I chose something I was interested in, something I could feed on intellectually, spiritually and artistically. Something that would change as I learned more, and push in front of me in wonder. Dreams. What they mean, they symbols they bring, how to interpret them. How popular it will be as a speaking topic remains to be seen. Personally, I think more corporations ought to spend time daydreaming (there’s a link at the bottom so you can learn how) because daydreaming and night dreaming are both respect ways to solve problems.

The jar of stars

The jar of stars

What I like most is that interpretation is individual. No sense looking up dream symbols in books and curving your thoughts around what your dreams are “supposed” to mean. You don’t get your life explained to you in symbols. Life is not Bingo, where picking the right number lines up a win. Dreams are personal, deep symbols that can be interpreted in different ways. You have to figure it out. You might be wrong, but won’t know it. You might be right, and still not know it. That’s the mystery of symbols. And life.

Back to the TV appearance. It’s a 3 to 5 minute segment, and I have to stuff it full of content. Not only because that’s what I do–as a writer, content is my life–but because I am neither blond, attractive, slender or young enough to have the camera focus on me. I have to bring visuals. It’s hard to bring in a dream.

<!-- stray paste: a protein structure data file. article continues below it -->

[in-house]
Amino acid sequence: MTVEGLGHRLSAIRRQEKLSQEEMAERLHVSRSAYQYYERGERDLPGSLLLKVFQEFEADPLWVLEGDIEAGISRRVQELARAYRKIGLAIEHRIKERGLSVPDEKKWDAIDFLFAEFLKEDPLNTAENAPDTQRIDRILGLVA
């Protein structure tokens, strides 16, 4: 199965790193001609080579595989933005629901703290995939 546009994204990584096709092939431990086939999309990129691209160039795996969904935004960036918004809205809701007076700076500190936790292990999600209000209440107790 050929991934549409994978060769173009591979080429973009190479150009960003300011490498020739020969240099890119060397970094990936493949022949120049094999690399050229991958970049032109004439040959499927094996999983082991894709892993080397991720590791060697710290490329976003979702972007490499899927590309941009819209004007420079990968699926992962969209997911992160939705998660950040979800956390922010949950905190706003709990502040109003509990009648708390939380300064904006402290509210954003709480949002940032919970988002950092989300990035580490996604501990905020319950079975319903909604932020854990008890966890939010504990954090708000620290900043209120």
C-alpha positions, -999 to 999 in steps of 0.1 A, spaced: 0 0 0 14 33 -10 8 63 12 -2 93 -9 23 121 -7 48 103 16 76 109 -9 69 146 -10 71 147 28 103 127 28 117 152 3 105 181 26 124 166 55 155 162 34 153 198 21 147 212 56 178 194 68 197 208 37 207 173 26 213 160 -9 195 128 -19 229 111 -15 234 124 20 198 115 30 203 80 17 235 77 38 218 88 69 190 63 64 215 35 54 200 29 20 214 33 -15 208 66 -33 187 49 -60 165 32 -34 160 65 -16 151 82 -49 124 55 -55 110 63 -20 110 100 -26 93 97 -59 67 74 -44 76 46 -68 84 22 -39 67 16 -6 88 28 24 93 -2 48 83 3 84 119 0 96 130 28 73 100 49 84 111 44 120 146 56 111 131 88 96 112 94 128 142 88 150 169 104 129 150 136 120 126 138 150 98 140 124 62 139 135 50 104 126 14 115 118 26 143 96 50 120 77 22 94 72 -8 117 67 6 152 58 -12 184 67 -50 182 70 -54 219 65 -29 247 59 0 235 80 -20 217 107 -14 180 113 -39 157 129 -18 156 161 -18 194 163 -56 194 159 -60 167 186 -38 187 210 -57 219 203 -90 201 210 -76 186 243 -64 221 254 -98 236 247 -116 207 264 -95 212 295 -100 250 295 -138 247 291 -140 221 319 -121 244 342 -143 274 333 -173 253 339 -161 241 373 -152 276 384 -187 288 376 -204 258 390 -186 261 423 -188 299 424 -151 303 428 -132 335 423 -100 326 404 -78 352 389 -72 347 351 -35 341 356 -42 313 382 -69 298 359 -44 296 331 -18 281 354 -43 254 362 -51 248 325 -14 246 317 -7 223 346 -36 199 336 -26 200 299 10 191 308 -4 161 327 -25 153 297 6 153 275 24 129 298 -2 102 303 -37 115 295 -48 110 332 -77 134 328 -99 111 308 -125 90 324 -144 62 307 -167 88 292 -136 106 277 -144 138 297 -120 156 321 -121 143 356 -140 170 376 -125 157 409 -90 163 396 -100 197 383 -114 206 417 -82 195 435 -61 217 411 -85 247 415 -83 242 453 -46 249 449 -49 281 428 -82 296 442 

So now I’m honing down the material to three interesting minutes. What do I focus on? How Hannibal dreamed that the way to attack Rome was to use elephants and bring them across the Alps? That would have been a really hard symbol to accept. How the Hebrew word for “dream” is a homonym for “health”? Should I demo–without practice–how the same symbol could be totally different for different people?

It’s only three minutes, and yet, it is a whole three minutes. Time for a dream to develop.

–Image: “Jar of Stars,” collage by Quinn McDonald

–Read “10 Steps to Creative Daydreaming”

–Quinn McDonald is a certified creativity coach who has never dreamed of being on TV, but is about to do it anyway. See her work at QuinnCreative.com

The Dream and the Dreamer

For years I’ve been interested in dreams. I’ve had recurring dreams, meaningful dreams that I still remember vividly, and dreams that have come true much as I dreamed them. I once dreamed a portion of someone else’s lif and had them verify it.

Dreamer by Quinn McDonald (c) 2008What’s bothered me about dreams is that they seem personal and meaningful, but dream interpretation seems to be a impersonal, reduced to symbol searches. Many books list the items in dreams and assign them a meaning. You dream of flying, it’s a sign someone is going to die. In another book, flying is sex. (In that book, everything is sex. It doesn’t need to be 300 pages long, one would have been plenty.) [Editor’s note: WordPress automatically assigns links to posts based on keywords. Please be careful before clicking on the automatically generated links below this post.]